• Print out directions or use a cellphone map application when driving to unfamiliar locations.
  • If listening to a GPS guide is intolerable, print out directions, pull over multiple times and check your position as you go. Better yet, enlist a passenger as your live navigator.

This article represents the opinions, thoughts, and experiences of the author; none of this content has been paid for by any advertiser. The team does not recommend or endorse any products or treatments discussed herein. Learn more about how we maintain editorial integrity here.


  • Janus Galante moderator
    1 week ago

    this made me think of an experience we (my husband and I) had just a couple weeks ago when we had to make a car trip that should have taken 2 days and took 3 instead. Thank goodness he was driving! I had a serious “m.s. meltdown”( as I call them.)

    I was taken out of my “safe” spot which is home, have major sensory overload issues and am extremely sensitive to bright light, especially the sun.

    This particular trip seemed a set up for “the perfect storm.” We stopped often so we could both take a breather. Even though I was the passenger, it was taking a toll on him as the driver as well!

    Your tips for safe driving are crucial and a good reminder that could very well keep yourself and others safe while behind the wheel or in the passenger seat. (Which could be a whole other story, I’m sure. Sorry to have gotten a bit off topic!)

    Thanks for this great article! Janus

  • TK Sellman moderator author
    3 days ago

    Hi Janus,
    Glad you found it helpful, thank you for reading and for your comments and insights!

  • Nobu
    2 weeks ago

    Long time driving with hand controls – this is one of the best things I ever did for myself. Until MS, I drove a manual transmission – yes rare in the US. I put hand controls on my first automatic – a second hand SUV and then bought a brand new crossover with all the bells and whistles, along with added hand controls. Driving with modifications required training, and getting retested by my state to give me an updated license.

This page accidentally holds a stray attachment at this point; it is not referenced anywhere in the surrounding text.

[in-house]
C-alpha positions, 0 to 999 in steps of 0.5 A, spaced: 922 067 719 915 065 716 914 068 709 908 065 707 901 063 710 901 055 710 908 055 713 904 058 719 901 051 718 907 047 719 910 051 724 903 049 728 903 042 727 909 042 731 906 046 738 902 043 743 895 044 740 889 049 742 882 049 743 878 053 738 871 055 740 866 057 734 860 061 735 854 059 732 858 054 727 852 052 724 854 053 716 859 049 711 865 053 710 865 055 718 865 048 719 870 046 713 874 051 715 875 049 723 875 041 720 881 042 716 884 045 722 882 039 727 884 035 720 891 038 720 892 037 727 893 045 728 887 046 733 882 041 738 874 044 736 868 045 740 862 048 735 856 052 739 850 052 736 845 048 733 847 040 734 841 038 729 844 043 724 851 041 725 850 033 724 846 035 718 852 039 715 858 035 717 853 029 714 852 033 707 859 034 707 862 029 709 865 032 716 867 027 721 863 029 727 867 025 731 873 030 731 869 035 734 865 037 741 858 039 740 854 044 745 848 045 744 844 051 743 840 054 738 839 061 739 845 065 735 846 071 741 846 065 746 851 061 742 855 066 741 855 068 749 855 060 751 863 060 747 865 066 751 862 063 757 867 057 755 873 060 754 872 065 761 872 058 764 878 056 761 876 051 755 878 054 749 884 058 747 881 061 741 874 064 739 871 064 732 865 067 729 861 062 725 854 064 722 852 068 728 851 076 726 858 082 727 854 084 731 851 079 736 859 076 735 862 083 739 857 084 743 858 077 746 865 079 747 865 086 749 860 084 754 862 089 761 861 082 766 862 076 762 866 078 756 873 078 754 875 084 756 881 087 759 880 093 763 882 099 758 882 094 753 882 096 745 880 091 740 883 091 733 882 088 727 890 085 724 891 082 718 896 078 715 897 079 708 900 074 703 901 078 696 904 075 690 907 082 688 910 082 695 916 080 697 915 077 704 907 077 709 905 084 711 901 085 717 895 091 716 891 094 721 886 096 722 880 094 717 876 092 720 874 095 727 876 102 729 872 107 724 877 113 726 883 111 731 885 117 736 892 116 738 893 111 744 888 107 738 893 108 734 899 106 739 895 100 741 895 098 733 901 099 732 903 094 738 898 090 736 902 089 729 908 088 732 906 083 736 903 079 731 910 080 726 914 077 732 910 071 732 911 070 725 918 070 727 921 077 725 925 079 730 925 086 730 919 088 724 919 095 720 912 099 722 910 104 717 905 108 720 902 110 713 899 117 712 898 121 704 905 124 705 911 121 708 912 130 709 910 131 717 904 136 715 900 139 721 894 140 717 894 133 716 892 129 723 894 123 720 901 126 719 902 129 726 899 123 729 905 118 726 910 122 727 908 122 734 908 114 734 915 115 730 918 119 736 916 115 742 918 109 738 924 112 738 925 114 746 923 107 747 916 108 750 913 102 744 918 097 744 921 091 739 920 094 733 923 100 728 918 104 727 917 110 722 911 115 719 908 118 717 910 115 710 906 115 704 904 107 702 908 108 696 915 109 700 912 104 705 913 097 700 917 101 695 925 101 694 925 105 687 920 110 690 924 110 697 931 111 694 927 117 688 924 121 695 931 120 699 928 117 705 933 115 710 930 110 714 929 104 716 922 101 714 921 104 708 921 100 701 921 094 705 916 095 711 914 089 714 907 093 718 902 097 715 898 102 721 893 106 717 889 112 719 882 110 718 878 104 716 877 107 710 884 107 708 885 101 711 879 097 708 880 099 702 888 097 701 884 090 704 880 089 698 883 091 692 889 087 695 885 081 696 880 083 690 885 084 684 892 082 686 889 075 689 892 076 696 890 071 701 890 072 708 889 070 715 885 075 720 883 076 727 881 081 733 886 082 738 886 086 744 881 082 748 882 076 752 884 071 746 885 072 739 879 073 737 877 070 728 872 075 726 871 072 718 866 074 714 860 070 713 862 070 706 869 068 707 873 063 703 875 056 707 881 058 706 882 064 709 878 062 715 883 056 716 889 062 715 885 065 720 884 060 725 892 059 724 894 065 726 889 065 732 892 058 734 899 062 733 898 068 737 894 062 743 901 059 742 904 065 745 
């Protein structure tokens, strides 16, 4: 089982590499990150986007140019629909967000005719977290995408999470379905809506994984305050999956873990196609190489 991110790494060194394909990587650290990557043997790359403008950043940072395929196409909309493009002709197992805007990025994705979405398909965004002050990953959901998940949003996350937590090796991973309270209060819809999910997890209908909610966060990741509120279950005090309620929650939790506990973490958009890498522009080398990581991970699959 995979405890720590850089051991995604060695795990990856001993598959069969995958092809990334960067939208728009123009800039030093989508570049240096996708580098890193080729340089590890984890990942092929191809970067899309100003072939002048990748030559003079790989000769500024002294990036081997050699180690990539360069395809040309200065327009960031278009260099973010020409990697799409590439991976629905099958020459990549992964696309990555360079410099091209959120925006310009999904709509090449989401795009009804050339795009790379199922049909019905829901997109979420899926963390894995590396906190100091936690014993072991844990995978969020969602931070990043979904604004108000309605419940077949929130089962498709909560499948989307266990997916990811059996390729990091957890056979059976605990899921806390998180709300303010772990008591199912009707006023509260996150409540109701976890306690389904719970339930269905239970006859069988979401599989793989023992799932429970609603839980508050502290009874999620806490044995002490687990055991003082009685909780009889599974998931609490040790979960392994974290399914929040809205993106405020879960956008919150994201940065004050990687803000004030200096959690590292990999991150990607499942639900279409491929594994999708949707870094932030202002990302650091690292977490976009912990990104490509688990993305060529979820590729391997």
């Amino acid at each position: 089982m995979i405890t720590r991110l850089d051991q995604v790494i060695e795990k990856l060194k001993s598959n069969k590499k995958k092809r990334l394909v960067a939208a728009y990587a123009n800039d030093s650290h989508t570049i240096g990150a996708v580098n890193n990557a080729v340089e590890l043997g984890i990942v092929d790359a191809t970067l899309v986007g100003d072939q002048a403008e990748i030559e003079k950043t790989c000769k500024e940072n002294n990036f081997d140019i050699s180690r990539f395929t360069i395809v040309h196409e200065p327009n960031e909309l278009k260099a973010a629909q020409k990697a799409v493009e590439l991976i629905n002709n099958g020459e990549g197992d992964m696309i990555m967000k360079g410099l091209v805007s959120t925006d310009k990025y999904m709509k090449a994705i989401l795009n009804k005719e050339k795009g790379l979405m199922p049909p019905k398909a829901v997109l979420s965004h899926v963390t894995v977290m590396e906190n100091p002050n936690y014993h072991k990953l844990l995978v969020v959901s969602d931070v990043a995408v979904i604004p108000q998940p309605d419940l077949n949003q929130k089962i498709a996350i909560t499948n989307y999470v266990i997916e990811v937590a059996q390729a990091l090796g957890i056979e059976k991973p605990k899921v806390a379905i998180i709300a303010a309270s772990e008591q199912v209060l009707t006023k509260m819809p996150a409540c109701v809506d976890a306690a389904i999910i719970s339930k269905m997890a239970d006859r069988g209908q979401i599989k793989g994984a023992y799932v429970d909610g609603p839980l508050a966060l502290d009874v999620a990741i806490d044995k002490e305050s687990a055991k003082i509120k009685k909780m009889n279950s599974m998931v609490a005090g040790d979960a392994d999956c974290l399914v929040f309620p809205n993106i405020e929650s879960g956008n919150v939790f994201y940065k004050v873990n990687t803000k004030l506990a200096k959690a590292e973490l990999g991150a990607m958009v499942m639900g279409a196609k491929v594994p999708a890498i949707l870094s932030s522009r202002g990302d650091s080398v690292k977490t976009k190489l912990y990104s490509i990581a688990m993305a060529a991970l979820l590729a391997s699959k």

• TK Sellman moderator author
    2 weeks ago

    Thanks Nobu, it’s good to hear about real-world experiences from people who have succeeded in making something like hand controls work for them. I appreciate your insights and know that others here will be encouraged to know that, while it’s a process, it pays off in the end with more independence. ~Tamara

  • MegA
    10 months ago

    My original MS consultant, who also has MS, recommended an automatic.
    My present automatic has cruise control, reversing camera, headlights that come on when it’s dark and dip in town or out of town when a car approaches, coming up again when it has gone, and windscreen wipers that switch on at the appropriate speed when it starts raining.
    You can set an alarm to warn you if you change lane without signalling or if you are getting too close to the car in front, putting the brakes on automatically if you ignore the warning.
    All of this plus the satnav means I can concentrate on the actual driving, simply setting the satnav to ‘home’ if I’m lost. I have diabetes too so stop every hour or so to check my blood sugar and walk around a bit.
    I bought the car when it was a few months old and nothing is an extra added since but all part of the original package.

  • TK Sellman moderator author
    10 months ago

    That is amazing, MegA! It’s great to know these options are all so accessible these days. Having one’s independence is really a big deal when you’re chronically ill and/or physically impaired, so knowing these options can truly automate certain aspects of driving so we can “concentrate on the actual driving” is certain to bring some comfort to those who feel they are in need of options to be able to continue driving. Thanks for sharing your story!

  • GypsyDancer
    10 months ago

    Appreciate your articles, I can relate in so many levels.
    Family was concerned about my driving until I had to fly to Denver to help my son-in-law in February. Almost 1000 miles through snow, ice, rain, wind, hail and more rain but I made it just great with a loaded truck. Stopped to walk around helped keep pain and stiffness at a tolerable level. My loss of desired independence hurts the most emotionally. Feel I have proven myself and ready to get my own vehicle .

  • TK Sellman moderator author
    10 months ago

    Hi GypsyDancer
    Thank you for reading! And for sharing your experience. That must have been some road trip, I can’t even imagine a perfectly healthy person getting through that without some trouble! I love how it has empowered you to reclaim your independence, go for it!